Edit ModuleShow Tags
Edit ModuleShow Tags

Hot Reads

Top 10 Things to Do in Pittsburgh in December

Top 10 Things to Do in Pittsburgh in December

This month's best bets in The 'Burgh.
50+ Things That Will Make You Enjoy Winter in Pittsburgh

50+ Things That Will Make You Enjoy Winter in Pittsburgh

Love it or hate it, winter is upon us. Because some of us may think there's a lot not to like, we bring you 50+ things to eat, drink and do –– and some helpful tips –– that'll keep the blues at bay.
Excellence in Nursing: Meet Our 2016 Honorees

Excellence in Nursing: Meet Our 2016 Honorees

Pittsburgh Magazine presents the honorees from its inaugural Excellence in Nursing awards. Meet our judges' choices and learn what makes them remarkable in their field.
Choreographed Style: Winter Fashion with The Pittsburgh Ballet

Choreographed Style: Winter Fashion with The Pittsburgh Ballet

A regal ruggedness characterizes the season's menswear looks.
Restaurant Review: B52 in Lawrenceville is a Levantine Lifter

Restaurant Review: B52 in Lawrenceville is a Levantine Lifter

Omar Abuhejleh taps deep into his roots at his vegan cafe that's focused on Levantine cuisine.
Why You Can't Beat The Weather in Pittsburgh in The Winter

Why You Can't Beat The Weather in Pittsburgh in The Winter

I’ve traveled a lot of miles, and I still stare in bewilderment at people who tell me they’ve moved to a place because “You can’t beat the weather.”
Edit Module
Edit Module

Edit ModuleShow Tags

On the Blogs


The Mosaic Stairway: You've Never Seen Steps Like These

The Mosaic Stairway: You've Never Seen Steps Like These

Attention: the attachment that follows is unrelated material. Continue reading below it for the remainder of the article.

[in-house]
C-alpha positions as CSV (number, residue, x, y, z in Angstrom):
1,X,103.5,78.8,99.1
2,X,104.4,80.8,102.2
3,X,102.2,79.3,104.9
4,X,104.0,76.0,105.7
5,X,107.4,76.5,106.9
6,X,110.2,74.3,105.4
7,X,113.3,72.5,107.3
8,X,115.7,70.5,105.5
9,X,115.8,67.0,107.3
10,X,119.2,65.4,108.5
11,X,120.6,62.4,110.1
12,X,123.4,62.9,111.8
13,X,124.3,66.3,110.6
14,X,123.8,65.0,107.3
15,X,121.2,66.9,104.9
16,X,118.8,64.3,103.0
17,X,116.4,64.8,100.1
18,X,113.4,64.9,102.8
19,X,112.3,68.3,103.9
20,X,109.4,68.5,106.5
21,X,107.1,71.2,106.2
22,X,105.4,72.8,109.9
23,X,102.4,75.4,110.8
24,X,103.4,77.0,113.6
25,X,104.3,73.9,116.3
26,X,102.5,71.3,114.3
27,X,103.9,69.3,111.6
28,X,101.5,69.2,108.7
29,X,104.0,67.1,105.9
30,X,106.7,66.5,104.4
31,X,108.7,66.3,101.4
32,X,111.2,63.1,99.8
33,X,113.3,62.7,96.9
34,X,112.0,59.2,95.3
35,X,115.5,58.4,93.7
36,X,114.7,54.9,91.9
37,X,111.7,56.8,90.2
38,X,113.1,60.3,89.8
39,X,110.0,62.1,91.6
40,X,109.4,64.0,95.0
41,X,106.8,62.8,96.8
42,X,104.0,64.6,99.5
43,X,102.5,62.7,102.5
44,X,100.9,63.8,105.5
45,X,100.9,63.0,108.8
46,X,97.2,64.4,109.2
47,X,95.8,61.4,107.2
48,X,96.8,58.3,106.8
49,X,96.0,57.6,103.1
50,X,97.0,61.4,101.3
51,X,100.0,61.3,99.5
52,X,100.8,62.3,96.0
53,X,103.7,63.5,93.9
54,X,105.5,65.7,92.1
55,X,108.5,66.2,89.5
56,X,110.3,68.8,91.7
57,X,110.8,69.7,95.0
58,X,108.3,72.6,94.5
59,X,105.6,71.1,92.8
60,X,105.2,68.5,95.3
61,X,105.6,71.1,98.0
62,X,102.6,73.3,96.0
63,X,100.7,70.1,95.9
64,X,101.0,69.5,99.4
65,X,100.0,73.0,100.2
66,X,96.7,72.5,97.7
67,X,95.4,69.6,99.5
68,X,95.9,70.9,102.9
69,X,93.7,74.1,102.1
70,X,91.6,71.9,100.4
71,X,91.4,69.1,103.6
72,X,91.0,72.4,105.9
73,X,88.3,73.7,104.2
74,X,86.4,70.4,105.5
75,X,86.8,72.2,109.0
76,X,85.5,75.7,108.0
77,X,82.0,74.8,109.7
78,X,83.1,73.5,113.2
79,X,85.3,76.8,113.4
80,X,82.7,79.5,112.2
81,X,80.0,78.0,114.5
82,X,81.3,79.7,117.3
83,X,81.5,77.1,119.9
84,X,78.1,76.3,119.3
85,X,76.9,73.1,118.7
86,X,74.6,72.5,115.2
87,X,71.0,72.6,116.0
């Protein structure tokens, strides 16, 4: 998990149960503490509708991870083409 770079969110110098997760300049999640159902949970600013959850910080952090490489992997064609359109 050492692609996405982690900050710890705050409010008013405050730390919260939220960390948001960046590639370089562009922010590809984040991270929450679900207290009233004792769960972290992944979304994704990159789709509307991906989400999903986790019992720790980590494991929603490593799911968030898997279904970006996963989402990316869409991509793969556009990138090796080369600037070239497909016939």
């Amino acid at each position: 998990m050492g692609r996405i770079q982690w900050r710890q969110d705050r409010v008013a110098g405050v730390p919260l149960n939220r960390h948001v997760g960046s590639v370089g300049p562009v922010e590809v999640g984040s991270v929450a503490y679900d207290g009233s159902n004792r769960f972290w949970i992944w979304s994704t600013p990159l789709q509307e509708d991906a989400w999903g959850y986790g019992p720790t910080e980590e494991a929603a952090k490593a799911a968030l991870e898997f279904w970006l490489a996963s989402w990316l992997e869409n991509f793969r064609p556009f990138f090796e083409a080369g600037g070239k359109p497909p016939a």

When viewed from the foot of the South Side Slopes of Pittsburgh, the stairs ascending Josephine Street form a massive image that consists of more than 7,500 individual mosaic tiles.

Comments


All the foodie news that's fit to blog
The Café Carnegie Now Open in Oakland

The Café Carnegie Now Open in Oakland

Chefs Sonja Finn and Becca Hegarty helm the refurbished restaurant at the Carnegie Museums.

Comments


Not just good stuff. Great stuff.
Best of the Burgh: Pumpkin Patches in the Pittsburgh Area

Best of the Burgh: Pumpkin Patches in the Pittsburgh Area

We’ve compiled the best pumpkin patches for fall family fun.

Comments


Why Wait For Summer? Head to Kennywood's Holiday Lights

Why Wait For Summer? Head to Kennywood's Holiday Lights

The park's winter celebration is great for families and a fine choice for anyone who loves Christmas (and/or funnel cake).

Comments


Mike Prisuta's Sports Section

A weekly look at the games people are playing and the people who are playing them.
Big Ten-Champion Nittany Lions More Worthy Than Buckeyes

Big Ten-Champion Nittany Lions More Worthy Than Buckeyes

For some reason Ohio State is ranked No. 2 in the latest playoff rankings and Penn State is No. 7. That has to change if Penn State beats Wisconsin on Saturday night.

Comments


Style. Design. Goods. Hide your credit card.
Locket Full of Joy

Locket Full of Joy

The handcrafted piece opens to hidden treasures.

Comments


The movies that are playing in Pittsburgh –– and, more importantly, whether or not they're worth your time.
Ten Upcoming Flicks Every Oscar-Watcher Should See

Ten Upcoming Flicks Every Oscar-Watcher Should See

PM film critic Sean Collier picks ten forthcoming flicks likely to rake in nominations for the 89th Academy Awards.

Comments


Everything you need to know about getting married in Pittsburgh today.
Thinking Small: Pittsburgh Weddings That Are Intimate Affairs

Thinking Small: Pittsburgh Weddings That Are Intimate Affairs

Bigger isn’t always better, at least when it comes to these couples’ wedding ceremonies.

Comments


The latest tips and trends to refresh your home.
Seasonal Shopping: CMOA Store Holiday House, J.Crew Mercantile Opens Doors

Seasonal Shopping: CMOA Store Holiday House, J.Crew Mercantile Opens Doors

The Carnegie Museum of Art is full of Christmas cheer — and great deals. Plus, get the scoop on The Block Northway’s latest retail offering.

Comments


The hottest topics in higher education
Classic Christmas Tale Gets a Twist at Slippery Rock University

Classic Christmas Tale Gets a Twist at Slippery Rock University

An adapted version of “A Christmas Carol” will be presented during a seven-show run.

Comments